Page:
Luckily for us, the incumbent power in Umuahia and Abuja is determined on power shift to the Abia South and precisely to the Ngwa. This is one great milestone that Ochendo has helped us to cross. And, I repeat, save for this political magnanimity of Ochendo, save for this divine uprightness of a leader, this dream will still be too far-fetched for the Ngwa and the reasons are very obvious. There is a deep-seated conspiracy nurtured by an unfounded stereotype against the Ngwa by the other sections of our polity. But, today, Ochendo has raised the bar of equity by treating all Abians as one people and insisting that what is good for the goose is also good for the gander.

The Ngwa must show gratitude to Ochendo for setting this standard of equity. If we could realise the intense pressure that has been mounted on the governor forhim to renege on his words then, the Ngwa will forever say prayers of gratitude to a great man of justice and firmness of character. The governor is the only leader of Abia who has demonstrated that balance of power is critical and crucial for our common existence as one common humanity of Abia State and he is honestly committed to achieving this template of togetherness and harmony. As every intelligent and wise father does when time is drawing nigh, Ochendo has also been deeply worried about who, among his children (here gubernatorial aspirants), could keep the house in order. The decision is not about his personal relationship with people, not about the people's clout and pedigree but about the future and destiny of the over fifteen million Abians. It is about the peace and progress of Abia.

Today, Ochendo has done his part for the Ngwa, the rest lies in the hand of the people. Lamentably, the current monster standing between the Ngwa and their time-honoured aspiration is the personal selfishness of the aspirants. It is no more the war of ideology but the war of personal ego. Like Mobutu Sese Seko said of himself and Congo, some of the aspirants hold the view that there cannot be Ngwa governor without them. Yet, at the nick of time, Congo existed without Mobutu. At the nick of time, there will be only one Abia governor of Ngwa extraction that God will ordain. No one is more Ngwa than the other. No one is more qualified than the other. It is only God that gives power.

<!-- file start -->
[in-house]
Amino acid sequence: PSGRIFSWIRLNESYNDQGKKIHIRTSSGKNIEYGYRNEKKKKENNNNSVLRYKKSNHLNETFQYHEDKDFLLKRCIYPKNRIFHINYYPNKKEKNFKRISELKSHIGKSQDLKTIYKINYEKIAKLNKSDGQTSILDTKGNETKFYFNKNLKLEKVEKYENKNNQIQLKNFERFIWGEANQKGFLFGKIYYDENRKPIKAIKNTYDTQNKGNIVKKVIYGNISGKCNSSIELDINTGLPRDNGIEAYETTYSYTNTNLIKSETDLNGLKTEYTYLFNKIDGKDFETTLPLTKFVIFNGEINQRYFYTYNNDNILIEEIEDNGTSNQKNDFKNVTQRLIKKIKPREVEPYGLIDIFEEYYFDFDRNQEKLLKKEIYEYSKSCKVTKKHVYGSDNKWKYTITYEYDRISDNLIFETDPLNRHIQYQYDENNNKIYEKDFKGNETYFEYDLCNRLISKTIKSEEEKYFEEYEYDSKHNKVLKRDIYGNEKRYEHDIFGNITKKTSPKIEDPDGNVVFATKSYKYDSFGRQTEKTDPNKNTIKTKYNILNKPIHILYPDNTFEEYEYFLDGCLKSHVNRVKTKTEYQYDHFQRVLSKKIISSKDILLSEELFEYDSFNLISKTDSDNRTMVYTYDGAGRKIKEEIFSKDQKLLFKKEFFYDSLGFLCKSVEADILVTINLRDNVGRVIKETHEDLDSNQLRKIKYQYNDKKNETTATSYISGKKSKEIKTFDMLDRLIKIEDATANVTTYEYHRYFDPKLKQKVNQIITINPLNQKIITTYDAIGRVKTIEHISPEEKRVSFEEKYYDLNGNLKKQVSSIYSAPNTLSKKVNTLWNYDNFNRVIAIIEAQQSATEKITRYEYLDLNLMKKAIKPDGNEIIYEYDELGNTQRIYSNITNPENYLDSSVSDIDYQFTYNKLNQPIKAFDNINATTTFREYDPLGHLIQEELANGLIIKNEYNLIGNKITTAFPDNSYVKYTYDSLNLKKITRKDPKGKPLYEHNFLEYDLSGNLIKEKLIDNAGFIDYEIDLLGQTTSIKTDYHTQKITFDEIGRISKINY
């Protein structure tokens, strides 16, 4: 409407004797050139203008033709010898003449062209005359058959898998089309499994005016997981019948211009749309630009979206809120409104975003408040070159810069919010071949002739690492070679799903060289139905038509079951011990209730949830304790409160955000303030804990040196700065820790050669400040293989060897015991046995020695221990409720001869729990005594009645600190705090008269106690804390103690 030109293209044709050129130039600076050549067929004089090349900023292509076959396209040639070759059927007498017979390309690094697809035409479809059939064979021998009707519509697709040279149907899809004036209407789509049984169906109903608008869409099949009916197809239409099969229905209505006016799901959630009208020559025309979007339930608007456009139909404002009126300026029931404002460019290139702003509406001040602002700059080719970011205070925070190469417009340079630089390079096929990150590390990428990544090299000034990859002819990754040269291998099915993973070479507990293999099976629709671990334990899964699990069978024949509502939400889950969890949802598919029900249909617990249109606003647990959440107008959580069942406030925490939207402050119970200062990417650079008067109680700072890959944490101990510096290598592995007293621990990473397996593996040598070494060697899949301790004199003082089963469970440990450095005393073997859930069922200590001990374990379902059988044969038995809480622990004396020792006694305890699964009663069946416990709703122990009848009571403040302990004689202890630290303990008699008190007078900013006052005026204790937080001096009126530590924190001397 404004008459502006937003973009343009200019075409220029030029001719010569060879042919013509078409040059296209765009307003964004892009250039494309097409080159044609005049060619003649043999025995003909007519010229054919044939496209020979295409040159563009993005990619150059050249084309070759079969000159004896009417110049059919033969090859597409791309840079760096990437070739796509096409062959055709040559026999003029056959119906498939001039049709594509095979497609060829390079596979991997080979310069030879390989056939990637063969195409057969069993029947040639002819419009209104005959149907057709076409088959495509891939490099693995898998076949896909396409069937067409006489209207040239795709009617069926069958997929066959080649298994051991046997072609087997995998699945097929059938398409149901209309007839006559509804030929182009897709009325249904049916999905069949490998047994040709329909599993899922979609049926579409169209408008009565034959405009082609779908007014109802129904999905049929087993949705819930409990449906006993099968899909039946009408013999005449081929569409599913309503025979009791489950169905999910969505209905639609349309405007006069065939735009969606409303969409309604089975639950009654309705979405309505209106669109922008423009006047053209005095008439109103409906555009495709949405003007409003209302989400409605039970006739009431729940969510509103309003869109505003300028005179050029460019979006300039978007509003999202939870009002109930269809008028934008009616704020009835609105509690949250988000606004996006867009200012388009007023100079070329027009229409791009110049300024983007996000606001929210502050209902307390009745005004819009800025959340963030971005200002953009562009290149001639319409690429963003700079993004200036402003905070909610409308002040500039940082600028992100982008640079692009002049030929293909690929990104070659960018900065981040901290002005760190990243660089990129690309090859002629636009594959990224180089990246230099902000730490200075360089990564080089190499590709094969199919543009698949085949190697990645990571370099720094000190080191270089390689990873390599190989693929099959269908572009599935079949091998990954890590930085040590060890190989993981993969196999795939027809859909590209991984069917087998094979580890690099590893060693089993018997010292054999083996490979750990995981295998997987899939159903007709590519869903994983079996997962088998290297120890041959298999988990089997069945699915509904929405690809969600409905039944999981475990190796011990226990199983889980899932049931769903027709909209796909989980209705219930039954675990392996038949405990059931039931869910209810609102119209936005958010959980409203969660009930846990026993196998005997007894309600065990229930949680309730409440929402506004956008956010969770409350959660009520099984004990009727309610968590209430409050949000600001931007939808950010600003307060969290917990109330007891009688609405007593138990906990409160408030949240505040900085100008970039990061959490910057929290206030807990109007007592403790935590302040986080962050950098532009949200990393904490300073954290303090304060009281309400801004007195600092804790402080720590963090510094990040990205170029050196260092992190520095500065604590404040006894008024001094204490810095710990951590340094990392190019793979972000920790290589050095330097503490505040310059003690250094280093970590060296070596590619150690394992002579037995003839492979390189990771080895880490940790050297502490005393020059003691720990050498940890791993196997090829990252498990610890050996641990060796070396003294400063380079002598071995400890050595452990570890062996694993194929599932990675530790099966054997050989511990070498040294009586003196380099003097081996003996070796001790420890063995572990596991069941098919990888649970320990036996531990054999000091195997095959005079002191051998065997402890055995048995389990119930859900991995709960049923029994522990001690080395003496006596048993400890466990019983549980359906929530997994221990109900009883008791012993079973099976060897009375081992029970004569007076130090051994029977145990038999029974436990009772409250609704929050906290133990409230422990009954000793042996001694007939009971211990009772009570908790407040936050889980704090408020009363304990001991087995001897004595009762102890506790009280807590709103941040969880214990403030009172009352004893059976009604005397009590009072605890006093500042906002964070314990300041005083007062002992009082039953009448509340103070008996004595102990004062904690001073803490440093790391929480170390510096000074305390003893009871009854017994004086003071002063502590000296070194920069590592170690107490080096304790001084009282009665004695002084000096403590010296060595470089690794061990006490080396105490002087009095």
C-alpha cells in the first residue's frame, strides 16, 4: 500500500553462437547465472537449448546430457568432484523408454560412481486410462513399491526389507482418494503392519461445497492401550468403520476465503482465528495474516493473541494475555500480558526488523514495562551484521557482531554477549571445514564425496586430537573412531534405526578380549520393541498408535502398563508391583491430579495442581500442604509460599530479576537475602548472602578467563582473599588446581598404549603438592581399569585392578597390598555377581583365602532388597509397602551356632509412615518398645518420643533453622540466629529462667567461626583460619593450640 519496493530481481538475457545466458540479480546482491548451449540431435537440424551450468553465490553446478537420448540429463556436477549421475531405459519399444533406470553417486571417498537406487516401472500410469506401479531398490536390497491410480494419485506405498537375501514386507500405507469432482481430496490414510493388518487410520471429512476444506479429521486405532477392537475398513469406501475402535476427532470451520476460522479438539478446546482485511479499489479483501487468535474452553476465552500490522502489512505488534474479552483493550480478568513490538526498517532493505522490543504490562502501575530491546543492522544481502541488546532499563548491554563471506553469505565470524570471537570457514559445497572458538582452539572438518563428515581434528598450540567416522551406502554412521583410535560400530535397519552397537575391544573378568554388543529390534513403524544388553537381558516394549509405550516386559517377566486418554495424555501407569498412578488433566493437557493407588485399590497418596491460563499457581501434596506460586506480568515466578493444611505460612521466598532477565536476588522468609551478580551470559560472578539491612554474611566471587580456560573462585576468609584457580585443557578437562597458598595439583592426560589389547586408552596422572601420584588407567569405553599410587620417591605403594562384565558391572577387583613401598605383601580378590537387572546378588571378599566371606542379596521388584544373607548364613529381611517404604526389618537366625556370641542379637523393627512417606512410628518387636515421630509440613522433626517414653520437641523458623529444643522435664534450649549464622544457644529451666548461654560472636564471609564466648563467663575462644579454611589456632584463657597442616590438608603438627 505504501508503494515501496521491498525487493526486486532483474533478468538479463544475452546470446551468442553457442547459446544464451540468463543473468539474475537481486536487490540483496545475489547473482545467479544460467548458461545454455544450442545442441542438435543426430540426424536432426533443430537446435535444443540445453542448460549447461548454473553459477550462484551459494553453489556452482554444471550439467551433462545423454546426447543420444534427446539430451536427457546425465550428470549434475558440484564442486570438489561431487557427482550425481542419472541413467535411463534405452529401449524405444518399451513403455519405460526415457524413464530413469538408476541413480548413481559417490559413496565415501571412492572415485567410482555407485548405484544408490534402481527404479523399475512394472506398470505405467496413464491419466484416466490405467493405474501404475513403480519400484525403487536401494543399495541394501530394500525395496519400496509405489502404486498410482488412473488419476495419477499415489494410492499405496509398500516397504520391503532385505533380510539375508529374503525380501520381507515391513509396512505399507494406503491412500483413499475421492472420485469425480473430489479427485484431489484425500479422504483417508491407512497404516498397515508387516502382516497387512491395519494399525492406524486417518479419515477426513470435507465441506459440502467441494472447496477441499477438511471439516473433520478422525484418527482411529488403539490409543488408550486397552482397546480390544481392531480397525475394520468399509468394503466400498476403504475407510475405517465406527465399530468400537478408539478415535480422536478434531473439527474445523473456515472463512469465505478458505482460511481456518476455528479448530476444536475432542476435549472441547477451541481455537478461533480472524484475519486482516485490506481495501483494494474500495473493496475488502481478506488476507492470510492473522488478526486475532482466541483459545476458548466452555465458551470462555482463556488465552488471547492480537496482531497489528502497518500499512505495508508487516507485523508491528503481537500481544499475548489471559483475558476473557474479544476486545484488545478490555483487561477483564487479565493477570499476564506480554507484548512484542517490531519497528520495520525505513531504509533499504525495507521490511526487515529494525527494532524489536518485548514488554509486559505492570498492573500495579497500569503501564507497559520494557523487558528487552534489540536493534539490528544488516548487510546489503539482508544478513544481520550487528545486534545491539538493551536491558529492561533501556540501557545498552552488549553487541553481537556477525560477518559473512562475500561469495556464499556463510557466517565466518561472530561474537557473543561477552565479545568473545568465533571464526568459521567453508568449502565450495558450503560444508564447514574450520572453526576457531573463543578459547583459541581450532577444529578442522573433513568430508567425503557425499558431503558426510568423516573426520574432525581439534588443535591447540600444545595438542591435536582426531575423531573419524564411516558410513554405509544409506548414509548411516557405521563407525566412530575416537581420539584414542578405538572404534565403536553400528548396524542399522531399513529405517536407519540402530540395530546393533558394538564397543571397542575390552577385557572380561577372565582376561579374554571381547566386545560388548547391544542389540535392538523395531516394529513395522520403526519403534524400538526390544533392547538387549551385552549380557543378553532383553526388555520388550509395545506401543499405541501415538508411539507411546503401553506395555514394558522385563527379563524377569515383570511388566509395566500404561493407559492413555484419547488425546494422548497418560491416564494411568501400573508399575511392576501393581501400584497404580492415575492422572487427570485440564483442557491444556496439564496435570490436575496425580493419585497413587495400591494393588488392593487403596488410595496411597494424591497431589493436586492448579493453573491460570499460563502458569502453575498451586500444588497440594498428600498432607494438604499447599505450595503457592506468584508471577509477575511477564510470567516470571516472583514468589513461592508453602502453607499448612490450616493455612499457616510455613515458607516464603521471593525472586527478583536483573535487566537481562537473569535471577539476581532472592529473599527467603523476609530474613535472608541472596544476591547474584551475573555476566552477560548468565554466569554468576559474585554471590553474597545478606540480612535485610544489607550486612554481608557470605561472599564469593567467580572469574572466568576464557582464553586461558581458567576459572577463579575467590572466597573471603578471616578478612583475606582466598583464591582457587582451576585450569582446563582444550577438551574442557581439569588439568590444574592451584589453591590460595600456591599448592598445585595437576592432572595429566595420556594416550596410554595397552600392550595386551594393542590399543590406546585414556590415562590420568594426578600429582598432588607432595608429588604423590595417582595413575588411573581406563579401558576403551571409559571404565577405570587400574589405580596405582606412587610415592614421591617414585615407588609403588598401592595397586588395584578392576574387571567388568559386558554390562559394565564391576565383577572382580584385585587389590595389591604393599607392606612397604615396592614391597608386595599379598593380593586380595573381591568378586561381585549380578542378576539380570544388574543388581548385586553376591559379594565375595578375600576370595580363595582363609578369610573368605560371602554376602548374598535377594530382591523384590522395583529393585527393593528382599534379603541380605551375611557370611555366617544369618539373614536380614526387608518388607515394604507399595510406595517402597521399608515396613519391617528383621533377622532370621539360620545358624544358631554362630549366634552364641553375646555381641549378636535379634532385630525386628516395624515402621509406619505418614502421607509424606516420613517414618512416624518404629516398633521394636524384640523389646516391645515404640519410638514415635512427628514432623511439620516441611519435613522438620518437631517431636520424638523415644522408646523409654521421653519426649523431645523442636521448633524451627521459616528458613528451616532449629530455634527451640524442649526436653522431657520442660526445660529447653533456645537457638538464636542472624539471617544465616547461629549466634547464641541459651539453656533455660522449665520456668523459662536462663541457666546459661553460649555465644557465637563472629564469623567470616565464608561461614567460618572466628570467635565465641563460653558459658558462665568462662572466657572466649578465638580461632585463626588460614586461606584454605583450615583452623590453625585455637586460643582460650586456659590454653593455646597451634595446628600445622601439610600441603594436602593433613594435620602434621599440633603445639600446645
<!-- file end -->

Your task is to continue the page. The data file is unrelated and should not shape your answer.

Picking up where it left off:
I feel very worried to see that the Ngwa cannot come together even at this perilous time when we are just at the foot of the bridge. After the rain and the sun have beaten us for years, we are now standing at the foot of the bridge, ready to cross. Yet, our albatross is no more our adversaries but ourselves. Individual ego of aspirants is the current albatross of the Ngwa. People are so self-conceited that they cannot come to terms with the fact that it cannot be them. Why must it be you at all times? What is critical now is the destiny of the Ngwa nation and Abia State and not you. If the tide is not flowing to your favour, why must you be the stumbling block? Why not collapse your ambition to the current tide and think of Ngwa first? This is where the Yorubas have always been wiser.

I am speaking to the conscience of the Ngwa people, my people.

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Adindu is the President-general of the Abia Renaissance Movement (ARM)